In Zambia, access to water and sanitation is uneven across the country: 83% of Zambians living in urban areas had access to clean drinking water, compared to 50% of people living in rural areas in 2013 (latest available figures). The urban/rural divide extends to access to adequate sanitation: 57% of urban people compared to 34% of rural people in 2013.
The existing water and sanitation systems in the country are more than 50 years old, in a poor state and struggling to meet growing demand. In peri-urban areas, water and sanitation access rates remain low, as the infrastructure has not kept up with the pace of urbanization.
The Copperbelt Province, Northern Zambia, is the second most populous province in the country with some 2 million inhabitants, 60% of which live in underserved urban areas where access to drinking water and sanitation stands at 25% compared to national average of 38%.
The project consists of investments to upgrade water and sanitation infrastructures in the three towns serviced by the Mulonga Water and Sewerage Company (MWSC). The project has four main components:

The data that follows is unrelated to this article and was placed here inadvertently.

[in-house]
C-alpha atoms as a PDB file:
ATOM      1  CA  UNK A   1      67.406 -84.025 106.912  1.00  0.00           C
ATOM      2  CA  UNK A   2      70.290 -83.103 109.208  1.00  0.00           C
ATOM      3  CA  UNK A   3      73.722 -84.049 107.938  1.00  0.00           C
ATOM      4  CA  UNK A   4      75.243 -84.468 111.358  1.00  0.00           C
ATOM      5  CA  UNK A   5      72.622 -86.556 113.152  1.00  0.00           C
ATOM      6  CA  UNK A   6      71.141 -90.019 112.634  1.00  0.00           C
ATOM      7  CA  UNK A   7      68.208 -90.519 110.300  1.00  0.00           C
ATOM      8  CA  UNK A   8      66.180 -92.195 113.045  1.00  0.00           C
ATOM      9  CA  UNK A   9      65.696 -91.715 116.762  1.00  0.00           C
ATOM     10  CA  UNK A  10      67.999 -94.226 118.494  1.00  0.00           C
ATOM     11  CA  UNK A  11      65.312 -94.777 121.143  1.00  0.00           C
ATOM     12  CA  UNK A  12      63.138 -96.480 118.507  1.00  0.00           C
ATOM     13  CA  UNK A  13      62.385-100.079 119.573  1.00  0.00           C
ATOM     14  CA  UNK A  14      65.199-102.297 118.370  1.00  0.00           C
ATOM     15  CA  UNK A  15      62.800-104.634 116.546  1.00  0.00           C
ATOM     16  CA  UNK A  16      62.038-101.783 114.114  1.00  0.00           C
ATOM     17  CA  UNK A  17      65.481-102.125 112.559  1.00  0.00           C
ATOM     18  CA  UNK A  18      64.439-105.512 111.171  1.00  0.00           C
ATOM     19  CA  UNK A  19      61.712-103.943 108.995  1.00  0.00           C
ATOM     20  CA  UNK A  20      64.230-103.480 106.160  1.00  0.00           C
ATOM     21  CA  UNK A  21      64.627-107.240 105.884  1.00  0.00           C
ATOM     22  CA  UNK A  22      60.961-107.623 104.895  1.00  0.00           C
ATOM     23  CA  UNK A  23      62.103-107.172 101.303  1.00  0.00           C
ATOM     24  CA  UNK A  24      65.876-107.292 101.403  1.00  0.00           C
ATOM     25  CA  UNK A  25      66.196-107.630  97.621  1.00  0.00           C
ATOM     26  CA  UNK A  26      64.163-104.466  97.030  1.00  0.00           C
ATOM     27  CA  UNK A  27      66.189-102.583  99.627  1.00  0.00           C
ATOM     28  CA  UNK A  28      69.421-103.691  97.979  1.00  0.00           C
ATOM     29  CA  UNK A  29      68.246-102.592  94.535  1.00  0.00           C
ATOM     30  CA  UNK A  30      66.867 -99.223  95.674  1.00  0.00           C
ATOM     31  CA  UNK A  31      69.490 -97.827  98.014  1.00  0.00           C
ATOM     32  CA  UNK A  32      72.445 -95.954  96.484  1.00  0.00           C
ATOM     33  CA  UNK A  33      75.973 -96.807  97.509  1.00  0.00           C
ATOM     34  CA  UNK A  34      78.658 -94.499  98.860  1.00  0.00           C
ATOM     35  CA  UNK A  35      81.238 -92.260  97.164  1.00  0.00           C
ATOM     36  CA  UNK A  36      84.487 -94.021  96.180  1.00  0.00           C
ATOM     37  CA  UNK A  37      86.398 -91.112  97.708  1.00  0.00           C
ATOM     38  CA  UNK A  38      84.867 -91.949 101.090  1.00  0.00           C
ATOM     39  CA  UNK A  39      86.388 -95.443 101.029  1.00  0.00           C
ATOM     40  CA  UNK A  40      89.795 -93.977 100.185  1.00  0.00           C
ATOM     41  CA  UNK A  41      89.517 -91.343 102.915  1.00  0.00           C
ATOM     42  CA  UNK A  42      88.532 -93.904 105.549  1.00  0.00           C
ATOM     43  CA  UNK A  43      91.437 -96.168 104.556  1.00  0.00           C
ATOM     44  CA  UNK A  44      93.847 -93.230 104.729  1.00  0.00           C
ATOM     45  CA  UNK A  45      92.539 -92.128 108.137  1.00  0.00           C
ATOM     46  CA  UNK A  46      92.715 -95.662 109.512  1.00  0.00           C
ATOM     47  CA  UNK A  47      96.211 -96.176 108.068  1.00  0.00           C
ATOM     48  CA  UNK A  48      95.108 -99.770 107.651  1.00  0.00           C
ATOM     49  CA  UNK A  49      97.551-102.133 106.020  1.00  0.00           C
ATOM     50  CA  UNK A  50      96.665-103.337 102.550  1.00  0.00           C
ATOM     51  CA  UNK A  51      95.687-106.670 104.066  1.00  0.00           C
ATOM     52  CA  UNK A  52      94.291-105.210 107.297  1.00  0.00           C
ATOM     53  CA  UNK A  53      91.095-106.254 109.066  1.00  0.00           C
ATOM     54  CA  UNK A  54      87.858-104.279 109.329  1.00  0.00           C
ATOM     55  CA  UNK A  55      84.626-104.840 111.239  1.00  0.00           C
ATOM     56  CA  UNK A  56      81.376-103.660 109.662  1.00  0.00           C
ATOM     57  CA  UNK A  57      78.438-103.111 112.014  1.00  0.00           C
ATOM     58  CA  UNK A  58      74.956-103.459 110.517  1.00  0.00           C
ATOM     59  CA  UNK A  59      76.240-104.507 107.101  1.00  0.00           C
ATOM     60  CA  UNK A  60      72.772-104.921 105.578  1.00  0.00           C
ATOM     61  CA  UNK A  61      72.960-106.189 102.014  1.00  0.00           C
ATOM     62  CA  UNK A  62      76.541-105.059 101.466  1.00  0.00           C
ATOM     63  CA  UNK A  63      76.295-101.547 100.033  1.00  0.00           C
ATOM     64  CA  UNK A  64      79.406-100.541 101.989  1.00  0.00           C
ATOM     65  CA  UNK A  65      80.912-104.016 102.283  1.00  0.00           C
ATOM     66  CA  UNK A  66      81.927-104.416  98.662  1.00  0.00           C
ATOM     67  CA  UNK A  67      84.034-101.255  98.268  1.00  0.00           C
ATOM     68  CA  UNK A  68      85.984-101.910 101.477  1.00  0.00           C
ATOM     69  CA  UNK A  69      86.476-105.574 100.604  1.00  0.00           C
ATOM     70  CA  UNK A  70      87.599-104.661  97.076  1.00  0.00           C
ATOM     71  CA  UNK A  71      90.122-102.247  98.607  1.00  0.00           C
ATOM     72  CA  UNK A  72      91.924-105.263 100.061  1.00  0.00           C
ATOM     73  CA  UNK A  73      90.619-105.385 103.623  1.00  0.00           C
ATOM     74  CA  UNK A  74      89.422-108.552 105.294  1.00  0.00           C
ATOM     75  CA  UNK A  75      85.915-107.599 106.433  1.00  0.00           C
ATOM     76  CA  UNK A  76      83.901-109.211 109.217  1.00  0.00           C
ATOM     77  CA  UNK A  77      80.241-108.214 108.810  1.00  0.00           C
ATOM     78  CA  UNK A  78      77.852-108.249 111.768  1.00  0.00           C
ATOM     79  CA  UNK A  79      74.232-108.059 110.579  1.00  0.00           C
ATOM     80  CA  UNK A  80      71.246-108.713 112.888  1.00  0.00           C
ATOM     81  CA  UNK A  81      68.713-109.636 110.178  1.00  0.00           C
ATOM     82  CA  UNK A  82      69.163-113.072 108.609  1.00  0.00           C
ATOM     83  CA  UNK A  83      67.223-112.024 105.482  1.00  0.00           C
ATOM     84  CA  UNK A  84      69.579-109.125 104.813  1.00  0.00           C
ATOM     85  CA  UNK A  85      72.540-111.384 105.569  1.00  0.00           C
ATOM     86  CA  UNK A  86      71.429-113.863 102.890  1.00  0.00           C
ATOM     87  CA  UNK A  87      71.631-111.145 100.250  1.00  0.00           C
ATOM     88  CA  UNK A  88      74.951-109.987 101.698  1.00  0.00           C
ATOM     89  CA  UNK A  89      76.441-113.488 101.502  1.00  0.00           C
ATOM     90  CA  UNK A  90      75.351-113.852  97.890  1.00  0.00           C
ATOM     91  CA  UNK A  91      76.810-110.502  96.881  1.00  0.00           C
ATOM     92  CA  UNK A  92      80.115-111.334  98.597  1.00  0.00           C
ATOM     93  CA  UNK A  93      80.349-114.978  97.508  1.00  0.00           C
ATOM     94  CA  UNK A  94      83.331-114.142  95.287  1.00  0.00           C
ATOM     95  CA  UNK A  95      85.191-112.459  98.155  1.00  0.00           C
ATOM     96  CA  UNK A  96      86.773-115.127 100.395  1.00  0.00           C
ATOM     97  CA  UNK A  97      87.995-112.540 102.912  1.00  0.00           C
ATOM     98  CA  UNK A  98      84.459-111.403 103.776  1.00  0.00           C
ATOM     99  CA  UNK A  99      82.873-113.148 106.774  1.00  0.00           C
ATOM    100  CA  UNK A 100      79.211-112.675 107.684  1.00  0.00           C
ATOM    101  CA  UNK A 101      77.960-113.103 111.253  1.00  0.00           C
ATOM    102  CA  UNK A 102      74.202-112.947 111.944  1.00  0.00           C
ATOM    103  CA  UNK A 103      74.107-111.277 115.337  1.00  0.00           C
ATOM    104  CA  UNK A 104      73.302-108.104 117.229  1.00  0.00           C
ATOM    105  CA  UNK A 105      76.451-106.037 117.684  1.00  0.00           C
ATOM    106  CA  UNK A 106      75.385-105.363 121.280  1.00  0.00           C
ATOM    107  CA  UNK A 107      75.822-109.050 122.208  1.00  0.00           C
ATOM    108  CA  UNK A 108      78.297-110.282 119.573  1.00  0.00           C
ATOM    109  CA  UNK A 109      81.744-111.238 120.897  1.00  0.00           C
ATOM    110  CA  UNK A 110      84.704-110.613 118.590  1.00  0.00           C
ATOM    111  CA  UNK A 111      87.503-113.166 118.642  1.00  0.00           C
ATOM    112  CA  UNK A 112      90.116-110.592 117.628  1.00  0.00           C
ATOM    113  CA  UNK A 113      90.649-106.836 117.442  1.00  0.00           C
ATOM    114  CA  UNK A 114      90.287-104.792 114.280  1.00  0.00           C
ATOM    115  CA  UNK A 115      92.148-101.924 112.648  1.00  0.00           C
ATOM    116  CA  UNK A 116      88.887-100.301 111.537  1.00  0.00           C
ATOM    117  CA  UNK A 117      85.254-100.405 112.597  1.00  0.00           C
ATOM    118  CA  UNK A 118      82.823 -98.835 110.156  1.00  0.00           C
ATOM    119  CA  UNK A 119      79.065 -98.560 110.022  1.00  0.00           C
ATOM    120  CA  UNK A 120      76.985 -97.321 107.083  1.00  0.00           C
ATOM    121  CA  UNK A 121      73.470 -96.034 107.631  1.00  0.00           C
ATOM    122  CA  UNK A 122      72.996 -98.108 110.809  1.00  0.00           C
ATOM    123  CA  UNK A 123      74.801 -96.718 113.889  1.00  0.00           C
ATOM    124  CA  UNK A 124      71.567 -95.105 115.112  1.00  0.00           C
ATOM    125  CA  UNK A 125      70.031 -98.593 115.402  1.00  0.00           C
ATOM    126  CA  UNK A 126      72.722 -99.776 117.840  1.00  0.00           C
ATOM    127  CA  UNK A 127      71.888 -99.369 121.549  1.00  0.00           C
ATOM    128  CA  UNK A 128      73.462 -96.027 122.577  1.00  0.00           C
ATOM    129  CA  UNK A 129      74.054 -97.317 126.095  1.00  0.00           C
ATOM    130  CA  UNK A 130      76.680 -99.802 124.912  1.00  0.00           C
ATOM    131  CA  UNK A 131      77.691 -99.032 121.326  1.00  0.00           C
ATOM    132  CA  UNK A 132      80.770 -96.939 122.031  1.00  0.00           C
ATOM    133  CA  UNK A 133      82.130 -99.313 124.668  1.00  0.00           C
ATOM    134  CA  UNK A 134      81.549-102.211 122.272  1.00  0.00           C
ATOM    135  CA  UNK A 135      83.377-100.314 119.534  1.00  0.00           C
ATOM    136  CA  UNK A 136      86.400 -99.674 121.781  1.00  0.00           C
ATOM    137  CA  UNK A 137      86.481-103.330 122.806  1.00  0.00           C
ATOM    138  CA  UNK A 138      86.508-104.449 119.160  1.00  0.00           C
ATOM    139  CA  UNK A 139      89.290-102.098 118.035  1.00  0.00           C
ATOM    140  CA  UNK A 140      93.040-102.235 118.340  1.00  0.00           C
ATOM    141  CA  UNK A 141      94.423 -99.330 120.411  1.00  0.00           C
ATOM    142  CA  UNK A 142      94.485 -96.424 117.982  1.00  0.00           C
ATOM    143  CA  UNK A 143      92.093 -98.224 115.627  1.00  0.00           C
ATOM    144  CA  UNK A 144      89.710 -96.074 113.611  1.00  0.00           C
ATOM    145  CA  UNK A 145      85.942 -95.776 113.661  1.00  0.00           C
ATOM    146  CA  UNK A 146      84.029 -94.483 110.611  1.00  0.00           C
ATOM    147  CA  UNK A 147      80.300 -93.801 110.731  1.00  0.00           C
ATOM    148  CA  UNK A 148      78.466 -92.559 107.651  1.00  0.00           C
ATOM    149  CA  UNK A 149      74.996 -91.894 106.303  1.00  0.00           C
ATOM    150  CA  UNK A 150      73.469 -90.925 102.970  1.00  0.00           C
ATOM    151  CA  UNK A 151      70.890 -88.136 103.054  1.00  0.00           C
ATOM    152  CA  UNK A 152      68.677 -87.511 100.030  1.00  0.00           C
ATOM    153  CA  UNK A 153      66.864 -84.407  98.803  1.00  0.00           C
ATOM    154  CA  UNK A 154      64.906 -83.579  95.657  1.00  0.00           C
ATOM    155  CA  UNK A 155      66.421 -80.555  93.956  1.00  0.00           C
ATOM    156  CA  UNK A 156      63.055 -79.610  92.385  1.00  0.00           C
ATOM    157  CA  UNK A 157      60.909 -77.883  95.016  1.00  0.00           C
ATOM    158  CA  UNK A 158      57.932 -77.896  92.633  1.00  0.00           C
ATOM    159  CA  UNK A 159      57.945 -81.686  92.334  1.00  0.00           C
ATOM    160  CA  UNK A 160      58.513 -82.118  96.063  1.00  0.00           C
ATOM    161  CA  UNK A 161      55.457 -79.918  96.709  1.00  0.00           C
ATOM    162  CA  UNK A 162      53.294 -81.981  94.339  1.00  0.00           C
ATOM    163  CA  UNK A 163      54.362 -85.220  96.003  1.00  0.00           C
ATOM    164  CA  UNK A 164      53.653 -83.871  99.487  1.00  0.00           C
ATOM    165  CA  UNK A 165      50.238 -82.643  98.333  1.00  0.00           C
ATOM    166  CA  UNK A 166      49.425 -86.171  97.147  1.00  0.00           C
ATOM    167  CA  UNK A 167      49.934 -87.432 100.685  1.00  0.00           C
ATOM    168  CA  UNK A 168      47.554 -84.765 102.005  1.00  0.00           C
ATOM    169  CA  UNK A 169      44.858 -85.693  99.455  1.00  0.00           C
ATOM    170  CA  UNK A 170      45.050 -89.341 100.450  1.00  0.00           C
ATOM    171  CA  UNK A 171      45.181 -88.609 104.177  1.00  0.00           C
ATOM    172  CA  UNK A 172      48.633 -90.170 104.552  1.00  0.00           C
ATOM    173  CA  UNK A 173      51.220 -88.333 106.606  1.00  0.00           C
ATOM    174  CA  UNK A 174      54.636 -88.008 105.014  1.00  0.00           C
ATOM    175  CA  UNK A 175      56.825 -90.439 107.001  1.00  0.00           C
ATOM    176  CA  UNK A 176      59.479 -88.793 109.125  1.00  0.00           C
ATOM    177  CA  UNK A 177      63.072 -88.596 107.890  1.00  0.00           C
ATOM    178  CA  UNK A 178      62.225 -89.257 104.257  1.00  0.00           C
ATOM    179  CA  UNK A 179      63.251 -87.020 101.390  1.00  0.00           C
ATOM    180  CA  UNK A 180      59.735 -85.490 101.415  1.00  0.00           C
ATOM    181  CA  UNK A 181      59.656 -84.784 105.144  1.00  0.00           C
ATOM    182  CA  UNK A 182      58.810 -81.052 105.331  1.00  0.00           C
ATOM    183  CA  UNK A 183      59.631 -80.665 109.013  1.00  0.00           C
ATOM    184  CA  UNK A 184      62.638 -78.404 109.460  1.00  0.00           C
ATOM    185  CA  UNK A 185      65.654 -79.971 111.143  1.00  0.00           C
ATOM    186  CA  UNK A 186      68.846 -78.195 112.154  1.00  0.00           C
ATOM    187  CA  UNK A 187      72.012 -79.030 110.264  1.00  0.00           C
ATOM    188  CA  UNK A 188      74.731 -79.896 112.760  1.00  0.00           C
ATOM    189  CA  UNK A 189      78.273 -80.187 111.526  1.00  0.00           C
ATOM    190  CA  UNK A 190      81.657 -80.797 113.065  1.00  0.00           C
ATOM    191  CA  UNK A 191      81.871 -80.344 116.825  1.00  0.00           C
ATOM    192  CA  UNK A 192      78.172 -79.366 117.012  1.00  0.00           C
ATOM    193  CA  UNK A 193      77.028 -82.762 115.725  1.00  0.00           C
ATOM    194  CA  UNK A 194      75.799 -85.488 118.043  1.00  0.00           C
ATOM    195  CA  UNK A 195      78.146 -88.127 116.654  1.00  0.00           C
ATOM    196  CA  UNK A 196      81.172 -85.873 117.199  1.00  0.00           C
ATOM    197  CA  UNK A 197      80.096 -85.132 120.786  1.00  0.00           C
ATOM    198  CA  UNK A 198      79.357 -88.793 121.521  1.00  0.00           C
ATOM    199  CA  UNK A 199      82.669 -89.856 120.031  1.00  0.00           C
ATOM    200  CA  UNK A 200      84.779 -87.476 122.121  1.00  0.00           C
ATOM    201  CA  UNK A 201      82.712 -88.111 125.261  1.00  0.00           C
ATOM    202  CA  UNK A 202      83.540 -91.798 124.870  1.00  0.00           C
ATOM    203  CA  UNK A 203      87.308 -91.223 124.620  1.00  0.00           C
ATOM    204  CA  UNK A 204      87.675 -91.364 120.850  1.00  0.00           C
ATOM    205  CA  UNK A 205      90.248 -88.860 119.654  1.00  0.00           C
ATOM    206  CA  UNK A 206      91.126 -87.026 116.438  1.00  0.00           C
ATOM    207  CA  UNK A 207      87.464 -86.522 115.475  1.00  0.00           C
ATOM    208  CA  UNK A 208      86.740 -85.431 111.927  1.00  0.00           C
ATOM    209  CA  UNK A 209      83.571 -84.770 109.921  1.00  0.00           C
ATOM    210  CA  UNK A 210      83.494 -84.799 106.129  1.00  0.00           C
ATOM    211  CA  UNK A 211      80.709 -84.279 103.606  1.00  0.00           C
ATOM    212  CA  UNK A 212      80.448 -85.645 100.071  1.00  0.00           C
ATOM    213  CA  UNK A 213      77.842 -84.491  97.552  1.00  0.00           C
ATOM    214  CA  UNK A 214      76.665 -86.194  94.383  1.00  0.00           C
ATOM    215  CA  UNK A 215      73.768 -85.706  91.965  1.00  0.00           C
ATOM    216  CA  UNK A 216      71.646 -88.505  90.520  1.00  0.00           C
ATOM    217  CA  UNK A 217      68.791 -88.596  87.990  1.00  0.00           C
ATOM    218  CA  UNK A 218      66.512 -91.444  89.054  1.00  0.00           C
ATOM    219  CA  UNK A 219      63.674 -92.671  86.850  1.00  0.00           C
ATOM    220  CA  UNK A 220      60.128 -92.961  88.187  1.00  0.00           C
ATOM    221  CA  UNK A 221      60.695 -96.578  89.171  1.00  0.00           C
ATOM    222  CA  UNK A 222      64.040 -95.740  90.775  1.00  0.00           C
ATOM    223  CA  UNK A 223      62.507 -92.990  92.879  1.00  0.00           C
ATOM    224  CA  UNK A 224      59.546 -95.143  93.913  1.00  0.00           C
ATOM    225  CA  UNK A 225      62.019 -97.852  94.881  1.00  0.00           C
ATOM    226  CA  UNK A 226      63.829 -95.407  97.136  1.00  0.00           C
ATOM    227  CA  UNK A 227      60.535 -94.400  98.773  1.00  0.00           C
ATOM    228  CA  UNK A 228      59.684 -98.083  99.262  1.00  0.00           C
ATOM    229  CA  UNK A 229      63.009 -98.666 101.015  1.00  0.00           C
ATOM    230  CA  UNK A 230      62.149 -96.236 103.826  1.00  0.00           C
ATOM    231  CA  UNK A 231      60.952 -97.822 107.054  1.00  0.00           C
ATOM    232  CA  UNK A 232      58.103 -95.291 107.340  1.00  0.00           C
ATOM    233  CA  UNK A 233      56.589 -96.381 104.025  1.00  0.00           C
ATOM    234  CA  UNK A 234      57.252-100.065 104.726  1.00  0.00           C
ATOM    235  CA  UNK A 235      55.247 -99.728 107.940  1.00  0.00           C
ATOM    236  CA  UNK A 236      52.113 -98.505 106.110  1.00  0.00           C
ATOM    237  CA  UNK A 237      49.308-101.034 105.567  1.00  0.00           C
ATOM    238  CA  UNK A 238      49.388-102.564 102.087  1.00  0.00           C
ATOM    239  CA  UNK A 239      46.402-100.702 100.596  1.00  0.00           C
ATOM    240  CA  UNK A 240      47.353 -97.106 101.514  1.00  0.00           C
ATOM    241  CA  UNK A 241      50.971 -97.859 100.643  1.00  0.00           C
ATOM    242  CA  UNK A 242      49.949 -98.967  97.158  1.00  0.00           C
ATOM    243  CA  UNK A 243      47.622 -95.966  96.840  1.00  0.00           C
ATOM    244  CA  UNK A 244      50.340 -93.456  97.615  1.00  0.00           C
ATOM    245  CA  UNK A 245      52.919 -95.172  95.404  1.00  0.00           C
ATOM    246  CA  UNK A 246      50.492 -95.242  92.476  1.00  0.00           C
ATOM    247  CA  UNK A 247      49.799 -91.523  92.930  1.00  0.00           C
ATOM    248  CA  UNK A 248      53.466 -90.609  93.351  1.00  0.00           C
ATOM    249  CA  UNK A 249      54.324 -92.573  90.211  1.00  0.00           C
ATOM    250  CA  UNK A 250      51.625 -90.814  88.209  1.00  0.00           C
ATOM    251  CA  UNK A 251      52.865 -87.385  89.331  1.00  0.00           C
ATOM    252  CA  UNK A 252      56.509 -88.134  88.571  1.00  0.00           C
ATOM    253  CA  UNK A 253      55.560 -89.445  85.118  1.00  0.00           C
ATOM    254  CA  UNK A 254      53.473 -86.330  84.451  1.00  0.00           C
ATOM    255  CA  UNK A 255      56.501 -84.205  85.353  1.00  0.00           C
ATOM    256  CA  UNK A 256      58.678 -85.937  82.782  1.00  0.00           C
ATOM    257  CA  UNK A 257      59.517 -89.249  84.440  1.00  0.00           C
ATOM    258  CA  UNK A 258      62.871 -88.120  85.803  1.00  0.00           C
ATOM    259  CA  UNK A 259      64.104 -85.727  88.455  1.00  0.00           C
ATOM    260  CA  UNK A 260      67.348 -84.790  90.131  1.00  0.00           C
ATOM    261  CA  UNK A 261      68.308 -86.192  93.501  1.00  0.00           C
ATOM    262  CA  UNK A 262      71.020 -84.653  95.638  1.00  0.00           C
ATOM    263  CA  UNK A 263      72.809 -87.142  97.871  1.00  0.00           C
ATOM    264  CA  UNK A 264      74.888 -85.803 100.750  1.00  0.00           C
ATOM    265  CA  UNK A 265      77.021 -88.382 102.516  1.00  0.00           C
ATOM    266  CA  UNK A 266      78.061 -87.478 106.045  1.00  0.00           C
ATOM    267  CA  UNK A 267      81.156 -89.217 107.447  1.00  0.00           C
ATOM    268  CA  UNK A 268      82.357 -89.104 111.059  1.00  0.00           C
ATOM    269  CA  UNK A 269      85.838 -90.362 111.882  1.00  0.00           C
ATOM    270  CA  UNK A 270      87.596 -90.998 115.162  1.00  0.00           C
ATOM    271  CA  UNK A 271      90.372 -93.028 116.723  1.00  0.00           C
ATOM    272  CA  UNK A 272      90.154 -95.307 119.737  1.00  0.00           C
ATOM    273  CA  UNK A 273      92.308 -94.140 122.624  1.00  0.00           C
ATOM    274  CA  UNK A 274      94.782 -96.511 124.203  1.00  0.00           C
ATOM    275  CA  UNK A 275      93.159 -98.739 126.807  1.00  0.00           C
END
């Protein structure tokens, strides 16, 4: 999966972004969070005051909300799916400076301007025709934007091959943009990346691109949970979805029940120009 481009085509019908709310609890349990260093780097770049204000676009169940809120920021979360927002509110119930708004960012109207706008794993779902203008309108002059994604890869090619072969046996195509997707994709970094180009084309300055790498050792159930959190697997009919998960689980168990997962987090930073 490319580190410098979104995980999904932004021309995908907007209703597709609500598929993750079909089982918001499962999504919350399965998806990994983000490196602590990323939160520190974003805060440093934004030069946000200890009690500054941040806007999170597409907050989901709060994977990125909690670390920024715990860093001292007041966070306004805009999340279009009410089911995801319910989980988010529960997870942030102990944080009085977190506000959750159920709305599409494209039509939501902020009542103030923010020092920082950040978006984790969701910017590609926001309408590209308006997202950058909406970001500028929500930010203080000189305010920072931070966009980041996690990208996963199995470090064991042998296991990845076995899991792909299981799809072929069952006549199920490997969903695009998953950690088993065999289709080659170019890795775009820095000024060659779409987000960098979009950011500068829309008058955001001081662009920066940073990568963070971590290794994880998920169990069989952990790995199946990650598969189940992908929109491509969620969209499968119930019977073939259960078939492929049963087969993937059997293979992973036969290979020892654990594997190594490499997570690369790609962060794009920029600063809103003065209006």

- Rehabilitation and extension works for the water and sanitation networks and infrastructure in urban areas, comprising water treatment plants, supply and transfer pipes, pumping stations and reservoirs, distribution networks, including connections, wastewater collection and transport networks and discharge stations, wastewater treatment facilities and sludge treatment systems;
- Provision of supplies and works to reduce non-revenue water, including macro-meters, individual meters, and measurement and leak detection equipment;
- Provision of supplies and works to extend water and sanitation services in peri-urban areas, including the installation of pipes, construction of water vending kiosks, connections, meters and sanitation facilities;
- Technical assistance for six years, with assistance to the implementation of the investment program and capacity building for MWSC.
- Improved health conditions for people in the cities of Chingola, Mufulira and Chililabombwe, reaching a total of 460,000 residents (530,000 by 2020);
- Reduced prevalence of waterborne diseases, thus improving the health conditions of the population, their productivity at work, with positive impacts on their incomes;
- Reduced chore workload on women and children, who are more likely to take care of fetching water in low-income areas and informal settlements.
on the same regionEducation and TrainingEnergy
on the same topicWater and SanitationSustainable CitiesWater and SanitationClimate